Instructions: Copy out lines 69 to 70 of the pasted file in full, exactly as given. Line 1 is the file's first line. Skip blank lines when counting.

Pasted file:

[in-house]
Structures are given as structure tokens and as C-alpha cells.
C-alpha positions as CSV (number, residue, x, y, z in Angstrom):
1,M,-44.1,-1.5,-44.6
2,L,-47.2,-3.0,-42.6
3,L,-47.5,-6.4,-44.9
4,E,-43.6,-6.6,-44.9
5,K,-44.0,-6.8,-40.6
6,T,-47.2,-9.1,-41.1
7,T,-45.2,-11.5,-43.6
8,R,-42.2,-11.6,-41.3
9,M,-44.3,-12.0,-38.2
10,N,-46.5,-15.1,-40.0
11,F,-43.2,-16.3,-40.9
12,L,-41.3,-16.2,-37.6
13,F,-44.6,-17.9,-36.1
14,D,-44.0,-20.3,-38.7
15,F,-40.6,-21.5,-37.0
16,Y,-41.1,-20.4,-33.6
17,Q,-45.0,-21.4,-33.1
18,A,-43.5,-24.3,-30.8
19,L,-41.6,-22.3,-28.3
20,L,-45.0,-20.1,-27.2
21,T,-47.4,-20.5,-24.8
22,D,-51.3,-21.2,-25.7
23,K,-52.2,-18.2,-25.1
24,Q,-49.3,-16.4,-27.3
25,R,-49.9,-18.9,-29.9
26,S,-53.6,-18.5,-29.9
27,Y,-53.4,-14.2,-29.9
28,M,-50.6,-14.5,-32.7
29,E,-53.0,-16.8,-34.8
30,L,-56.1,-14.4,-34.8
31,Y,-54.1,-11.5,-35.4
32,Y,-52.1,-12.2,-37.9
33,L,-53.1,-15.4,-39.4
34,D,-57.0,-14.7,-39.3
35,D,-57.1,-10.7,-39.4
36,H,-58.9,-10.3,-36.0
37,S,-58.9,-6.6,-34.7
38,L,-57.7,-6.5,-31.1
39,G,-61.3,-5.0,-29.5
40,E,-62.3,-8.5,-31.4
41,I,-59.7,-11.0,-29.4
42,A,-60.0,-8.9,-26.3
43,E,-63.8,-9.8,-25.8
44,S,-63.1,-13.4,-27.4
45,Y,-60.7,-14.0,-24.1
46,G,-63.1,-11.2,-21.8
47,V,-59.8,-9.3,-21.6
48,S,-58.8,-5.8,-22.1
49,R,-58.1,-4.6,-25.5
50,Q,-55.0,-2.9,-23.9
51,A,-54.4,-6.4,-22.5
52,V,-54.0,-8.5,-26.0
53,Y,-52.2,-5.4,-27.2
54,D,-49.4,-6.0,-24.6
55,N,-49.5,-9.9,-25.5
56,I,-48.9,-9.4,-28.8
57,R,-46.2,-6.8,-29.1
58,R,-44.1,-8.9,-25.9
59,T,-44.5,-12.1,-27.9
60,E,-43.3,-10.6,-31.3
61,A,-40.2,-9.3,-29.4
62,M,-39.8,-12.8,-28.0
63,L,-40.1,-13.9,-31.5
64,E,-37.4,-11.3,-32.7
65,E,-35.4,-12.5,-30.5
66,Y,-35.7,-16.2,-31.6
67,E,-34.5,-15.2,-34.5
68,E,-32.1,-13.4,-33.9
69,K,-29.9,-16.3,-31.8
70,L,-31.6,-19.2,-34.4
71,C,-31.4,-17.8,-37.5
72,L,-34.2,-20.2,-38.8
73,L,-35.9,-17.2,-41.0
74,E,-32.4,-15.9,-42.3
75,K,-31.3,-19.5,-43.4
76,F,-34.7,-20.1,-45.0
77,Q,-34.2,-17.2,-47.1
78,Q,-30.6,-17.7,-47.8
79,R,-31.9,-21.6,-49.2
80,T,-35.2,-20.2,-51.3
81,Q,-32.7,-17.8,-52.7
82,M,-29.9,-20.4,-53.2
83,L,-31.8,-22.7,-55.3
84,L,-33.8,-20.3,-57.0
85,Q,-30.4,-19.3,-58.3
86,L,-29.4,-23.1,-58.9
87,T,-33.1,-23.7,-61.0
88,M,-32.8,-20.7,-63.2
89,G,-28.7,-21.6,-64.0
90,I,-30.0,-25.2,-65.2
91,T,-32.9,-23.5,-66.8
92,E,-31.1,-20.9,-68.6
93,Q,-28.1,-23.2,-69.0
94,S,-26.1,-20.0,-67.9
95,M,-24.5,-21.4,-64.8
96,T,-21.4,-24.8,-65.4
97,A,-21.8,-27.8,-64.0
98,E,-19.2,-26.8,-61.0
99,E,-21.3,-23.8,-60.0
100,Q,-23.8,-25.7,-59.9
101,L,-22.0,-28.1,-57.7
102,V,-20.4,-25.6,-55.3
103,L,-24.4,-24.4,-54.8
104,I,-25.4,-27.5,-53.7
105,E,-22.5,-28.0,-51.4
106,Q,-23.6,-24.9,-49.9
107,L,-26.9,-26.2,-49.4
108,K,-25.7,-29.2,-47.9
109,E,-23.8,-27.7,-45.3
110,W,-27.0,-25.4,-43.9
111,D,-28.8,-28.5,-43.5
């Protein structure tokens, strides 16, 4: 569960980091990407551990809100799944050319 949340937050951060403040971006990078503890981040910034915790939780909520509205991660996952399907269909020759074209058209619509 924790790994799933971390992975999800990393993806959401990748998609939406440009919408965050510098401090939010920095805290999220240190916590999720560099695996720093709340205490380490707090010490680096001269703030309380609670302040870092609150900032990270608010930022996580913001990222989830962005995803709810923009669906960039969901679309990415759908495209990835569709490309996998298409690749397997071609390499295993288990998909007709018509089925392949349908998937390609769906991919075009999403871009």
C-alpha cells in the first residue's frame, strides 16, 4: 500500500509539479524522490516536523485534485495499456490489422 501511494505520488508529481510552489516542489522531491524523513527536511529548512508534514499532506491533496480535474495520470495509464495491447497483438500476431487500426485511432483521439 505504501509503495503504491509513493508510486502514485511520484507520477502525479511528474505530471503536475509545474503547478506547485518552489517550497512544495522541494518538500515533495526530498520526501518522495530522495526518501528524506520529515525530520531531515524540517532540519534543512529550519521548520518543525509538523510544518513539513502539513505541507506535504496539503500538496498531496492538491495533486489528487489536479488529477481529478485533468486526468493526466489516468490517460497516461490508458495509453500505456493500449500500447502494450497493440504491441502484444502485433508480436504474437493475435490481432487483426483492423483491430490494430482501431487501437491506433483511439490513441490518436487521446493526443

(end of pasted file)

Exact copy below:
66,Y,-35.7,-16.2,-31.6
67,E,-34.5,-15.2,-34.5